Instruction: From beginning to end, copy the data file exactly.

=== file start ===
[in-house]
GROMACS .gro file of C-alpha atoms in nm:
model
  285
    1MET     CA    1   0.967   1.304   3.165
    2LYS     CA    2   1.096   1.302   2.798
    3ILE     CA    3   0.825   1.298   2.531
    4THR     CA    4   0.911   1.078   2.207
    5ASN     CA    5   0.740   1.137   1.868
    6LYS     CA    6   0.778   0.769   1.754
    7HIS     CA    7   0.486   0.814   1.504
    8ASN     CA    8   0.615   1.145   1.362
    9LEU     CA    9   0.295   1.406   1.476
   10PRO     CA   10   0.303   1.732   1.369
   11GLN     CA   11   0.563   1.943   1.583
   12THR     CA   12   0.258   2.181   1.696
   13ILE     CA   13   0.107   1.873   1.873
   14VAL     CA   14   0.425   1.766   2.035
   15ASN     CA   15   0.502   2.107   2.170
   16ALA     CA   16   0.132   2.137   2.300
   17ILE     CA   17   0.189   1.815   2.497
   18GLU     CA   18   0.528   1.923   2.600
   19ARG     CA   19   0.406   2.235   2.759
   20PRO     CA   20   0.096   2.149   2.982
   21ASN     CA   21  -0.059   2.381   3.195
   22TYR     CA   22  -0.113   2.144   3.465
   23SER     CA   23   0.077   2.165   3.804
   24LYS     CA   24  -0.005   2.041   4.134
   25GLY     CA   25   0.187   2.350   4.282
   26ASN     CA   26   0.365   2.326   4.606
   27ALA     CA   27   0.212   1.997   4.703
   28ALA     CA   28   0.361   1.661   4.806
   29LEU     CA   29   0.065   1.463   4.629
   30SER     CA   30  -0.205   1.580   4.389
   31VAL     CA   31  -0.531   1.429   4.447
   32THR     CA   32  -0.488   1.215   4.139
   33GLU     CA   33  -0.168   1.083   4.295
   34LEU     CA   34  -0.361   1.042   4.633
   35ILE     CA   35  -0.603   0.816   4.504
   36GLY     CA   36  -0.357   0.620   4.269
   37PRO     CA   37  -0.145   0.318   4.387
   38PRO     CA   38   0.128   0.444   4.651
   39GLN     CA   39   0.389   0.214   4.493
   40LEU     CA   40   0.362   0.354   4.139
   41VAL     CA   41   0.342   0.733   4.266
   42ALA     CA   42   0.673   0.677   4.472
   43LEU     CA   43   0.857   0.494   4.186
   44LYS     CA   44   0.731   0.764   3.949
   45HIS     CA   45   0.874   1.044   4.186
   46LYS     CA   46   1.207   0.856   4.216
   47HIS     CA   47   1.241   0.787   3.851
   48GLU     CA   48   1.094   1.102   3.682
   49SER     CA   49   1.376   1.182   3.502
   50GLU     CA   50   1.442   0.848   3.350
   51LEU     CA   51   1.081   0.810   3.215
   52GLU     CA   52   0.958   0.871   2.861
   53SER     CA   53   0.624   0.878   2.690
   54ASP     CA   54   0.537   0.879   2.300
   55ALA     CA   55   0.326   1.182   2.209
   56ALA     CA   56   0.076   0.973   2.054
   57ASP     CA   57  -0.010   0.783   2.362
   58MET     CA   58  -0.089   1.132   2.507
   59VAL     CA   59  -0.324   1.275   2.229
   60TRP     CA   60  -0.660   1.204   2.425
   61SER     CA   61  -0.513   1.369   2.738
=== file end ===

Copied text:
[in-house]
GROMACS .gro file of C-alpha atoms in nm:
model
  285
    1MET     CA    1   0.967   1.304   3.165
    2LYS     CA    2   1.096   1.302   2.798
    3ILE     CA    3   0.825   1.298   2.531
    4THR     CA    4   0.911   1.078   2.207
    5ASN     CA    5   0.740   1.137   1.868
    6LYS     CA    6   0.778   0.769   1.754
    7HIS     CA    7   0.486   0.814   1.504
    8ASN     CA    8   0.615   1.145   1.362
    9LEU     CA    9   0.295   1.406   1.476
   10PRO     CA   10   0.303   1.732   1.369
   11GLN     CA   11   0.563   1.943   1.583
   12THR     CA   12   0.258   2.181   1.696
   13ILE     CA   13   0.107   1.873   1.873
   14VAL     CA   14   0.425   1.766   2.035
   15ASN     CA   15   0.502   2.107   2.170
   16ALA     CA   16   0.132   2.137   2.300
   17ILE     CA   17   0.189   1.815   2.497
   18GLU     CA   18   0.528   1.923   2.600
   19ARG     CA   19   0.406   2.235   2.759
   20PRO     CA   20   0.096   2.149   2.982
   21ASN     CA   21  -0.059   2.381   3.195
   22TYR     CA   22  -0.113   2.144   3.465
   23SER     CA   23   0.077   2.165   3.804
   24LYS     CA   24  -0.005   2.041   4.134
   25GLY     CA   25   0.187   2.350   4.282
   26ASN     CA   26   0.365   2.326   4.606
   27ALA     CA   27   0.212   1.997   4.703
   28ALA     CA   28   0.361   1.661   4.806
   29LEU     CA   29   0.065   1.463   4.629
   30SER     CA   30  -0.205   1.580   4.389
   31VAL     CA   31  -0.531   1.429   4.447
   32THR     CA   32  -0.488   1.215   4.139
   33GLU     CA   33  -0.168   1.083   4.295
   34LEU     CA   34  -0.361   1.042   4.633
   35ILE     CA   35  -0.603   0.816   4.504
   36GLY     CA   36  -0.357   0.620   4.269
   37PRO     CA   37  -0.145   0.318   4.387
   38PRO     CA   38   0.128   0.444   4.651
   39GLN     CA   39   0.389   0.214   4.493
   40LEU     CA   40   0.362   0.354   4.139
   41VAL     CA   41   0.342   0.733   4.266
   42ALA     CA   42   0.673   0.677   4.472
   43LEU     CA   43   0.857   0.494   4.186
   44LYS     CA   44   0.731   0.764   3.949
   45HIS     CA   45   0.874   1.044   4.186
   46LYS     CA   46   1.207   0.856   4.216
   47HIS     CA   47   1.241   0.787   3.851
   48GLU     CA   48   1.094   1.102   3.682
   49SER     CA   49   1.376   1.182   3.502
   50GLU     CA   50   1.442   0.848   3.350
   51LEU     CA   51   1.081   0.810   3.215
   52GLU     CA   52   0.958   0.871   2.861
   53SER     CA   53   0.624   0.878   2.690
   54ASP     CA   54   0.537   0.879   2.300
   55ALA     CA   55   0.326   1.182   2.209
   56ALA     CA   56   0.076   0.973   2.054
   57ASP     CA   57  -0.010   0.783   2.362
   58MET     CA   58  -0.089   1.132   2.507
   59VAL     CA   59  -0.324   1.275   2.229
   60TRP     CA   60  -0.660   1.204   2.425
   61SER     CA   61  -0.513   1.369   2.738